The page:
Umm Kulthum, the "voice of Egypt," was the most celebrated musical performer of the century in the Arab world. More than twenty years after her death, her devoted audience, drawn from all strata of Arab society, still numbers in the millions. Thanks to her skillful and pioneering use of mass media, her songs still permeate the international airwaves. In the first English-language biography of Umm Kulthum, Virginia Danielson chronicles the life of a major musical figure and the confluence of artistry, society, and creativity that characterized her remarkable career.
Danielson examines the careful construction of Umm Kulthum's phenomenal popularity and success in a society that discouraged women from public performance. From childhood, her mentors honed her exceptional abilities to accord with Arab and Muslim practice, and as her stature grew, she remained attentive to her audience and the public reception of her work. Ultimately, she created from local precendents and traditions her own unique idiom and developed original song styles from both populist and neo-classical inspirations. These were enthusiastically received, heralded as crowning examples of a new, yet authentically Arab-Egyptian, culture. Danielson shows how Umm Kulthum's music and public personality helped form popular culture and contributed to the broader artistic, societal, and political forces that surrounded her.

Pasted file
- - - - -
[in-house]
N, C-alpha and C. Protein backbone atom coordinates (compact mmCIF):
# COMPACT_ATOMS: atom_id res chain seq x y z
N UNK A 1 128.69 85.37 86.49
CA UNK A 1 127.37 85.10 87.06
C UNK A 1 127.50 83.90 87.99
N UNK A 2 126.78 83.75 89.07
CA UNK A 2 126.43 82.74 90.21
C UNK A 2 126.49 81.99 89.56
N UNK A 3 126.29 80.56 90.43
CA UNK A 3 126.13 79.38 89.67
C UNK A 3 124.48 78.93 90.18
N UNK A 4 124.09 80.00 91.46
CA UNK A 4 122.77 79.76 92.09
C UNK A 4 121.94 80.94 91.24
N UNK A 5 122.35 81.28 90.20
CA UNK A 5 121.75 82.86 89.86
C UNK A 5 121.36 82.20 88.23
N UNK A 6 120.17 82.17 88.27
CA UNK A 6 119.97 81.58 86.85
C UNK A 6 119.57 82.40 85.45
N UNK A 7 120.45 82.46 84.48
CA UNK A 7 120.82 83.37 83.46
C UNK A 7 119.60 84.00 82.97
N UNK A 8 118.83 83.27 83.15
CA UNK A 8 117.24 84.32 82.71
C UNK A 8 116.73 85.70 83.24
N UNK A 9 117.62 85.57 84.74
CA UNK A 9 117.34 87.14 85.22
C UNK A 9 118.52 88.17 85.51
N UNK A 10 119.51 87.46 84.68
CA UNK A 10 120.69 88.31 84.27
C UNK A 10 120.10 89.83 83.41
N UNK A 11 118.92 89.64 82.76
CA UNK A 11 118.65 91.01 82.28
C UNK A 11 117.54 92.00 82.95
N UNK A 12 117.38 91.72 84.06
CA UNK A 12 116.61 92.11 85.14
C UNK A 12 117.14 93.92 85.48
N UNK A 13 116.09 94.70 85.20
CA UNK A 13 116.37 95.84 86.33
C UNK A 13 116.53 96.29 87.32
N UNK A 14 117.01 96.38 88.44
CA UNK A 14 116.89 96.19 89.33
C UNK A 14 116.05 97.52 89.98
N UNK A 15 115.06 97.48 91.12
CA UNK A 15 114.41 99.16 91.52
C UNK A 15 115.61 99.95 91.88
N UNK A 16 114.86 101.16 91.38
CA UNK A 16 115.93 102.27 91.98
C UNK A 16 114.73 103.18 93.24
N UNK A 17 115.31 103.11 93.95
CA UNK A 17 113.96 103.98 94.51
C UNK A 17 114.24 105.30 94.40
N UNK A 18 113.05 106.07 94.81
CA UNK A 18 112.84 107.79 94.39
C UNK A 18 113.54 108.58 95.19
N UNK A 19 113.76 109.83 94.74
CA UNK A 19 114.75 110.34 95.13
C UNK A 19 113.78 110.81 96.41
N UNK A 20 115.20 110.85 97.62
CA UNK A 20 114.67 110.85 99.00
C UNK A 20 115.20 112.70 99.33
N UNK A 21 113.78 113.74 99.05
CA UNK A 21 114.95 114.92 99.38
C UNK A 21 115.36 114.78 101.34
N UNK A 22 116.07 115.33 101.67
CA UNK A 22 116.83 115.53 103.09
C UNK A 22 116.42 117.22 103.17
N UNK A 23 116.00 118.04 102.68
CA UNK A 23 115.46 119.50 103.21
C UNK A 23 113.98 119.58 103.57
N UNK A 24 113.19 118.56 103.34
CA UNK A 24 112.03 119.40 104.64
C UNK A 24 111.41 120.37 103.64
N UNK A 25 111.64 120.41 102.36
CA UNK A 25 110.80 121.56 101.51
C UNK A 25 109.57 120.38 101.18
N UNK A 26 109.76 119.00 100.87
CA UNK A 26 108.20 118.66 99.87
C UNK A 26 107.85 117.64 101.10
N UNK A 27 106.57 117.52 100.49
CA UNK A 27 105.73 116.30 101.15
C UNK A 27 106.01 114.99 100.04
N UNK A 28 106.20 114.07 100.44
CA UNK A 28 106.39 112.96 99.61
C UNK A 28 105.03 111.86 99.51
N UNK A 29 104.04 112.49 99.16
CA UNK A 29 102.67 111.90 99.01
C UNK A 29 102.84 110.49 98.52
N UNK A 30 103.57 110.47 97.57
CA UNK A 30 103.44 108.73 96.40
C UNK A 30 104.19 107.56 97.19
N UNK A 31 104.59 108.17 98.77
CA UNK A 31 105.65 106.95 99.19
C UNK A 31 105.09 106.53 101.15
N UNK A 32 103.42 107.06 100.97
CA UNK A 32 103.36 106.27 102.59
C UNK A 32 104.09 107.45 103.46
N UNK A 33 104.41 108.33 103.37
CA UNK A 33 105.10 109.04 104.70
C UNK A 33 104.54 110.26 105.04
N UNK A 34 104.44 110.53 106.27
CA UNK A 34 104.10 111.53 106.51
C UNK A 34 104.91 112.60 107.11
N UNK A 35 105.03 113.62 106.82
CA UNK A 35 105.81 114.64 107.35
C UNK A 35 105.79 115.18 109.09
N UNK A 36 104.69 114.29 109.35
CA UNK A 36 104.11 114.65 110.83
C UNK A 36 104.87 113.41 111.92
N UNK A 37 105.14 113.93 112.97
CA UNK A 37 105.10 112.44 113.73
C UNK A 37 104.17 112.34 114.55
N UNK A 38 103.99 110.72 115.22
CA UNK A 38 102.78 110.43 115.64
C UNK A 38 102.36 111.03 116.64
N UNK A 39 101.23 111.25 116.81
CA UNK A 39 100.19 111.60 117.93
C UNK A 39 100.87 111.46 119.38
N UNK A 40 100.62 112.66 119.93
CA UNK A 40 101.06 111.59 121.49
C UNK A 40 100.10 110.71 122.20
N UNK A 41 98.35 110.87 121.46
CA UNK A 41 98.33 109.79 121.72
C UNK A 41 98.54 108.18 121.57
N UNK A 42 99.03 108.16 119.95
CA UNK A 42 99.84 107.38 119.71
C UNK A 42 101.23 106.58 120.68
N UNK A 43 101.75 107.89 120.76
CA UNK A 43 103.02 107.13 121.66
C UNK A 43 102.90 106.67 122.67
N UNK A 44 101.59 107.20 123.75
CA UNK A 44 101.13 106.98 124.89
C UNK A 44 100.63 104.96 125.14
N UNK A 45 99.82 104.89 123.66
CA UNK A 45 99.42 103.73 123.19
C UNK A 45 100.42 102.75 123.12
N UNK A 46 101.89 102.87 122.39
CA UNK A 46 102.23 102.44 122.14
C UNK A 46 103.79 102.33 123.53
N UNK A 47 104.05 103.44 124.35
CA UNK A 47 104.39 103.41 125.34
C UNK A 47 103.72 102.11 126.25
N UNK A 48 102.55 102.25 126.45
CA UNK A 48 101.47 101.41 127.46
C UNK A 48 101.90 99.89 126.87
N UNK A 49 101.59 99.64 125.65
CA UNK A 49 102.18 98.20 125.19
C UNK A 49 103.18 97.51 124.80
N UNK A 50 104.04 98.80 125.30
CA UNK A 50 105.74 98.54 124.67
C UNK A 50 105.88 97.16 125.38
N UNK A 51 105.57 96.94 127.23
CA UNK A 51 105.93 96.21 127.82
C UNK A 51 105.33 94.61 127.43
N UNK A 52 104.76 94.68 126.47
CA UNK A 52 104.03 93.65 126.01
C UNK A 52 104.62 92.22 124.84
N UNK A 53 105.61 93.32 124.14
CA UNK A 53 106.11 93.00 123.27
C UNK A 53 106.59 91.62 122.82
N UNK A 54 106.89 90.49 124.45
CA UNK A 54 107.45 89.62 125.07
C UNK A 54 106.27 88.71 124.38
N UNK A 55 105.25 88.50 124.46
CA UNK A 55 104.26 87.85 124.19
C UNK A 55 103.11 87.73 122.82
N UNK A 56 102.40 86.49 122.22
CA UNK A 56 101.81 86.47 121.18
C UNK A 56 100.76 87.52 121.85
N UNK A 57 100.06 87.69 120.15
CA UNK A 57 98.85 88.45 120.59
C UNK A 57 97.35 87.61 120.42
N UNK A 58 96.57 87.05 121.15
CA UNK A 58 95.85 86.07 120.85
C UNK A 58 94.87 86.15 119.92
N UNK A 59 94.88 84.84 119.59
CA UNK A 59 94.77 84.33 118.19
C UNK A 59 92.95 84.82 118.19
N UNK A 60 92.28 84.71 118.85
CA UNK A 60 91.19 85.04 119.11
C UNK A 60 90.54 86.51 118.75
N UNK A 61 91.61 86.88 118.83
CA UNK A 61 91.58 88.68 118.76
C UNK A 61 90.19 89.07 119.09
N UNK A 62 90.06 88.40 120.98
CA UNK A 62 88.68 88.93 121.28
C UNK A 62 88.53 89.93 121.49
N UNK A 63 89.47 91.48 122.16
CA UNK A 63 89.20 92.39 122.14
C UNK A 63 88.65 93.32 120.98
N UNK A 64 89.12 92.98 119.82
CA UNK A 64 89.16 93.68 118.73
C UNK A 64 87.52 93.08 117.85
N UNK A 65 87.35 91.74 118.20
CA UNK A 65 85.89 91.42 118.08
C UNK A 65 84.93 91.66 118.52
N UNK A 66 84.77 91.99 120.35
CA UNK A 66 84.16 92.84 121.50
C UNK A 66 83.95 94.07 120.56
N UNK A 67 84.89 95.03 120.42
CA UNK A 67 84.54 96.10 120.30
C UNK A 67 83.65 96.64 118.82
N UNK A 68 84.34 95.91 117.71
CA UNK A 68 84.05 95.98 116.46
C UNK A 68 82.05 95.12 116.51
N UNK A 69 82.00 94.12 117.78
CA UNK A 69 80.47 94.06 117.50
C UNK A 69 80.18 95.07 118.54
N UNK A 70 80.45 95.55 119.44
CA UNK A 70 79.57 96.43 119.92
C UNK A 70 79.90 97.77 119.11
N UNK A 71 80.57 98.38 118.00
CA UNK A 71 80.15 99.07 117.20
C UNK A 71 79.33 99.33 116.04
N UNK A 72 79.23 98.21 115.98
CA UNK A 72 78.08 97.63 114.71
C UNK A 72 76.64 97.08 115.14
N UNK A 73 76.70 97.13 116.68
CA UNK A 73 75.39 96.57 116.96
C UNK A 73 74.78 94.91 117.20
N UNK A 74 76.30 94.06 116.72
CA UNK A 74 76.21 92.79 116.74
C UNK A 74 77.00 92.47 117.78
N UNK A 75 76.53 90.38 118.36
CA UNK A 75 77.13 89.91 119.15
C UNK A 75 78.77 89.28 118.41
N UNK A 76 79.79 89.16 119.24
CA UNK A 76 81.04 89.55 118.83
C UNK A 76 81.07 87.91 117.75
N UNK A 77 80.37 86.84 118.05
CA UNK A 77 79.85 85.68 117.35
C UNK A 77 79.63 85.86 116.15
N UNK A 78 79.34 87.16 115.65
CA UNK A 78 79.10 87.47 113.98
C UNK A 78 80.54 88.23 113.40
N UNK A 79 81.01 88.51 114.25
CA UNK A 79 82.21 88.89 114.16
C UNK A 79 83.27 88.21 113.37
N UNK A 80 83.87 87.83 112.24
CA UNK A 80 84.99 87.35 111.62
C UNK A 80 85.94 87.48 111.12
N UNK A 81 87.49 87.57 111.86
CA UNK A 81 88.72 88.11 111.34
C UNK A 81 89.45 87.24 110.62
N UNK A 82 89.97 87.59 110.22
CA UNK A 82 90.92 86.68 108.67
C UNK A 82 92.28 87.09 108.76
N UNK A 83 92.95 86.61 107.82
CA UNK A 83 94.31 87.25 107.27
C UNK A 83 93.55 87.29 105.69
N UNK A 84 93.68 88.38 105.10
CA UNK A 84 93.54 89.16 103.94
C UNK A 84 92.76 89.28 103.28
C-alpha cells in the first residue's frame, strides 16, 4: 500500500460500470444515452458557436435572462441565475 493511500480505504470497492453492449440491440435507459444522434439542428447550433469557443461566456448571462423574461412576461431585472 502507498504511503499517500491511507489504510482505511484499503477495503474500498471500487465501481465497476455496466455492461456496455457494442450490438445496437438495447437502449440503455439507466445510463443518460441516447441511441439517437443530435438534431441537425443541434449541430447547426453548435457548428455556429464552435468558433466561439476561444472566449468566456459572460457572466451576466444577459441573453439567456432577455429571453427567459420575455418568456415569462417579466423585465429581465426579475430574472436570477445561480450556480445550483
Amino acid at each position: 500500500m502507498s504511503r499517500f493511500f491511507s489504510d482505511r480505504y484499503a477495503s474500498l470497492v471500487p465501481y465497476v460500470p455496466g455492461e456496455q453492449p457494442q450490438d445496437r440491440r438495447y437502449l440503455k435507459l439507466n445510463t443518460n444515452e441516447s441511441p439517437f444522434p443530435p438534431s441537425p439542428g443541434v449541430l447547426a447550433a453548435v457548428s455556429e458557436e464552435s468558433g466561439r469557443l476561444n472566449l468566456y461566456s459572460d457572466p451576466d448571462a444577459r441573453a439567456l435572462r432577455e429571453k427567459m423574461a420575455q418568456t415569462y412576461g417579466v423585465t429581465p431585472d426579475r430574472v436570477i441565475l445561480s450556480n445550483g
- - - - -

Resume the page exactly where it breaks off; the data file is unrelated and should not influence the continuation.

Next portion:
This richly descriptive account joins biography with social theory to explore the impact of the individual virtuoso on both music and society at large while telling the compelling story of one of the most famous musicians of all time.
"She is born again every morning in the heart of 120 million beings. In the East a day without Umm Kulthum would have no color."—Omar Sharif
This scholarly analysis of the phenomenon of Egypt's Umm Kulthum, a renowned singer and one of the most famous women in "world music," is an accessible combination of biography, sociology, and musicology. With over 40 years of weekly radio broadcasts and a still-thriving presence on recordings, Kulthum was a major force in Egypt and throughout the Arab world. Keeper of the Isham Memorial Library at Harvard University, Danielson examines the traditional religious musical culture into which Kulthum was born and the popular, cosmopolitan musical culture she affected, consciously and deeply, until her death in 1975. Quotations from interviews, contemporary reviews, and some of Umm Kulthum's own published statements reveal a strong-minded, savvy, talented woman with a prima donna's sense of her public. Recommended for large music libraries.Bonnie Jo Dopp, Univ. of Maryland Lib., College Park